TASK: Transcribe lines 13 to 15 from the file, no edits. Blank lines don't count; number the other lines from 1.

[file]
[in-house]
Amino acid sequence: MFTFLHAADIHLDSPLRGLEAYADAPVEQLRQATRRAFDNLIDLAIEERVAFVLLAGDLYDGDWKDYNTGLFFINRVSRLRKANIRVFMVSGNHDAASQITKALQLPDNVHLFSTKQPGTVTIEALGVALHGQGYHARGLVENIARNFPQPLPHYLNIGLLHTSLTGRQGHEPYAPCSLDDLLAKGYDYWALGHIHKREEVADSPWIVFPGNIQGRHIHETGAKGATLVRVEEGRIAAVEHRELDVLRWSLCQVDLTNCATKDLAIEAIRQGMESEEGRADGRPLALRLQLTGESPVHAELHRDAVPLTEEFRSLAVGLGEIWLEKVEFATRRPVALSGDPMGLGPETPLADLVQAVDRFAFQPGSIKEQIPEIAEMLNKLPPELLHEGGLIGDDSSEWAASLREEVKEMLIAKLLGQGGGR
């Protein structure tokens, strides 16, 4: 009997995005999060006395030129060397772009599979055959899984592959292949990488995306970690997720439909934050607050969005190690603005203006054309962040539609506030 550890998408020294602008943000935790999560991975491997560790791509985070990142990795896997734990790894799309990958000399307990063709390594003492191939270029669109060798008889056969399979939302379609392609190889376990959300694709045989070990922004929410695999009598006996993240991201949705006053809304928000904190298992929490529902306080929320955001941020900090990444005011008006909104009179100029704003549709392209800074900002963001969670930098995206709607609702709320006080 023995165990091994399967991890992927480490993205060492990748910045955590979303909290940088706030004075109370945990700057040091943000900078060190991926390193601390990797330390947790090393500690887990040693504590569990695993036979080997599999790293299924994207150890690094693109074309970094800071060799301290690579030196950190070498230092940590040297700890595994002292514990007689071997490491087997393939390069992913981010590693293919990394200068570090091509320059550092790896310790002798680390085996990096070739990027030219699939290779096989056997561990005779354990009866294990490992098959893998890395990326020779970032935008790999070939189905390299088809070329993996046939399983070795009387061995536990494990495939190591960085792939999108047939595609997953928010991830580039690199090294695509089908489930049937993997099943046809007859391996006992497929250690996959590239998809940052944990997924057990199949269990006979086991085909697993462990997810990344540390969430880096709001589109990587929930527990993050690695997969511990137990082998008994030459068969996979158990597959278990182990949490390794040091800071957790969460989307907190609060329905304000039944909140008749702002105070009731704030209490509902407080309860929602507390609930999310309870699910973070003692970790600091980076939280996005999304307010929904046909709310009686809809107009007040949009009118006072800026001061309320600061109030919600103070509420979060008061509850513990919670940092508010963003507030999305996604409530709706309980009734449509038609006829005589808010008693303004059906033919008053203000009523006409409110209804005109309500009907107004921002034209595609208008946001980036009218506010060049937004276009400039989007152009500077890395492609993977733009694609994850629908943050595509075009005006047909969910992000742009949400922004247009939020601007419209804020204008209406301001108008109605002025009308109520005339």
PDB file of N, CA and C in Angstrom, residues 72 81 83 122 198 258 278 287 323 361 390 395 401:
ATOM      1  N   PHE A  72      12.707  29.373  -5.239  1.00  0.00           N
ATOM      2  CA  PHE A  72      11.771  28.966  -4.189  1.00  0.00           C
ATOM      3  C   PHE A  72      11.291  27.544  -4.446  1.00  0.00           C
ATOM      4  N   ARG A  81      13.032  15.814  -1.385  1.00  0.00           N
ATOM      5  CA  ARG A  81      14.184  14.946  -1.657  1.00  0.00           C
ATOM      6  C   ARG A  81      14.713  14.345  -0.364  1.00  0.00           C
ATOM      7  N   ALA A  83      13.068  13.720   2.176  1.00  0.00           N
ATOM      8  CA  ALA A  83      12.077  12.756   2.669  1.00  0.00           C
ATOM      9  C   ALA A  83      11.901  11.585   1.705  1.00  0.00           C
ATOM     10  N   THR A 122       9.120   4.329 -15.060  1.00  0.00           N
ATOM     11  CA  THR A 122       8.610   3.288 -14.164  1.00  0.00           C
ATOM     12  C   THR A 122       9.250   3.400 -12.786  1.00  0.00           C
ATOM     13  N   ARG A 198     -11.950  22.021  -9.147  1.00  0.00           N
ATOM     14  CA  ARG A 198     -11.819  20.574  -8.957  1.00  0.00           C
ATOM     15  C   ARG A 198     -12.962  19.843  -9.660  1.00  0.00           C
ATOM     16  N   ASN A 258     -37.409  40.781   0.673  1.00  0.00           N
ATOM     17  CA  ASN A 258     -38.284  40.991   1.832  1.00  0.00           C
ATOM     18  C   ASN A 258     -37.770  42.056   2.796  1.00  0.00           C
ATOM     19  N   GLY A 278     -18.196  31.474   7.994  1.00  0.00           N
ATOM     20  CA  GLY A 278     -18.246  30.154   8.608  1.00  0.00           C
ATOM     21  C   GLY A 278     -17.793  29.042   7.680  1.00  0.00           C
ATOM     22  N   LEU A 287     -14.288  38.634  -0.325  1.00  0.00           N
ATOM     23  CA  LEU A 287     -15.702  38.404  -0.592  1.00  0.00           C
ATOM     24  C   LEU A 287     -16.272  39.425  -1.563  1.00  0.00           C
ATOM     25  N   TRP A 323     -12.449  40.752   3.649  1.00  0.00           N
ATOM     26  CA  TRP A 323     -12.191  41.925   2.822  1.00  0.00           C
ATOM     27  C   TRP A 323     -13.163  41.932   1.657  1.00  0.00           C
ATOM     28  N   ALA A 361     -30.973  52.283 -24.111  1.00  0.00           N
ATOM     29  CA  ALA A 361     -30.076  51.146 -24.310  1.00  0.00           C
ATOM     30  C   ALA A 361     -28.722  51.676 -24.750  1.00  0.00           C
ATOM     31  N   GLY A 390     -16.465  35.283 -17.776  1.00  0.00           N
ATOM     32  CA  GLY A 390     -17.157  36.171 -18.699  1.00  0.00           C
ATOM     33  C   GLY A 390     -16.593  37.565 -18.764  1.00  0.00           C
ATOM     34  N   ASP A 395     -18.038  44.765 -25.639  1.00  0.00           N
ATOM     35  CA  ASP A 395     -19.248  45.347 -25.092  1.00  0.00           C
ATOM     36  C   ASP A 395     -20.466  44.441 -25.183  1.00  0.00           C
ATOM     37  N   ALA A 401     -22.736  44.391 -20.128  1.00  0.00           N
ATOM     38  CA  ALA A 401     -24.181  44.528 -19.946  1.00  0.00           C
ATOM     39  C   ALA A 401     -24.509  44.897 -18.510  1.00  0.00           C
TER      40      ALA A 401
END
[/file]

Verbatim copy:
ATOM      9  C   ALA A  83      11.901  11.585   1.705  1.00  0.00           C
ATOM     10  N   THR A 122       9.120   4.329 -15.060  1.00  0.00           N
ATOM     11  CA  THR A 122       8.610   3.288 -14.164  1.00  0.00           C